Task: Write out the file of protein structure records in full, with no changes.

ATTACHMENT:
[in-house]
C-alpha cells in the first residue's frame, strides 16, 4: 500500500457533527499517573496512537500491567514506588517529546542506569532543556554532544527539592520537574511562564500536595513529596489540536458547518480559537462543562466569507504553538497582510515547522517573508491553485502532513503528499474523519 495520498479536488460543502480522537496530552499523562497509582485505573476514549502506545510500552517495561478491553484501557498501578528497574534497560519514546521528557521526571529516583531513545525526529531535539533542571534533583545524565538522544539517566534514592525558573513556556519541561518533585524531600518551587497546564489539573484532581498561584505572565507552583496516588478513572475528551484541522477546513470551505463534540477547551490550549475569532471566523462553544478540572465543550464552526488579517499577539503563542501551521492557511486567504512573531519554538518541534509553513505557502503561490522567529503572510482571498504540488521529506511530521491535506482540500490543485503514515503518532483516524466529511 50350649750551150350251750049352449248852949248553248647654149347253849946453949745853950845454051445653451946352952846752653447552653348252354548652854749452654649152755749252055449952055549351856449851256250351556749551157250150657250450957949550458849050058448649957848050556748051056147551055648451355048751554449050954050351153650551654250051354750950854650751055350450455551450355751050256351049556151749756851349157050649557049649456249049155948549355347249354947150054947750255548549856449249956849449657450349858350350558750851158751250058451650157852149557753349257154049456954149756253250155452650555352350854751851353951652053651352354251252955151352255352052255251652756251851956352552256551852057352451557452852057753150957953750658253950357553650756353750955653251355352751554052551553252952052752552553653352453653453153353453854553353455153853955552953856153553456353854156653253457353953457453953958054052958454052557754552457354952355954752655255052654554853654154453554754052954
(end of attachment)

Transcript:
[in-house]
C-alpha cells in the first residue's frame, strides 16, 4: 500500500457533527499517573496512537500491567514506588517529546542506569532543556554532544527539592520537574511562564500536595513529596489540536458547518480559537462543562466569507504553538497582510515547522517573508491553485502532513503528499474523519 495520498479536488460543502480522537496530552499523562497509582485505573476514549502506545510500552517495561478491553484501557498501578528497574534497560519514546521528557521526571529516583531513545525526529531535539533542571534533583545524565538522544539517566534514592525558573513556556519541561518533585524531600518551587497546564489539573484532581498561584505572565507552583496516588478513572475528551484541522477546513470551505463534540477547551490550549475569532471566523462553544478540572465543550464552526488579517499577539503563542501551521492557511486567504512573531519554538518541534509553513505557502503561490522567529503572510482571498504540488521529506511530521491535506482540500490543485503514515503518532483516524466529511 50350649750551150350251750049352449248852949248553248647654149347253849946453949745853950845454051445653451946352952846752653447552653348252354548652854749452654649152755749252055449952055549351856449851256250351556749551157250150657250450957949550458849050058448649957848050556748051056147551055648451355048751554449050954050351153650551654250051354750950854650751055350450455551450355751050256351049556151749756851349157050649557049649456249049155948549355347249354947150054947750255548549856449249956849449657450349858350350558750851158751250058451650157852149557753349257154049456954149756253250155452650555352350854751851353951652053651352354251252955151352255352052255251652756251851956352552256551852057352451557452852057753150957953750658253950357553650756353750955653251355352751554052551553252952052752552553653352453653453153353453854553353455153853955552953856153553456353854156653253457353953457453953958054052958454052557754552457354952355954752655255052654554853654154453554754052954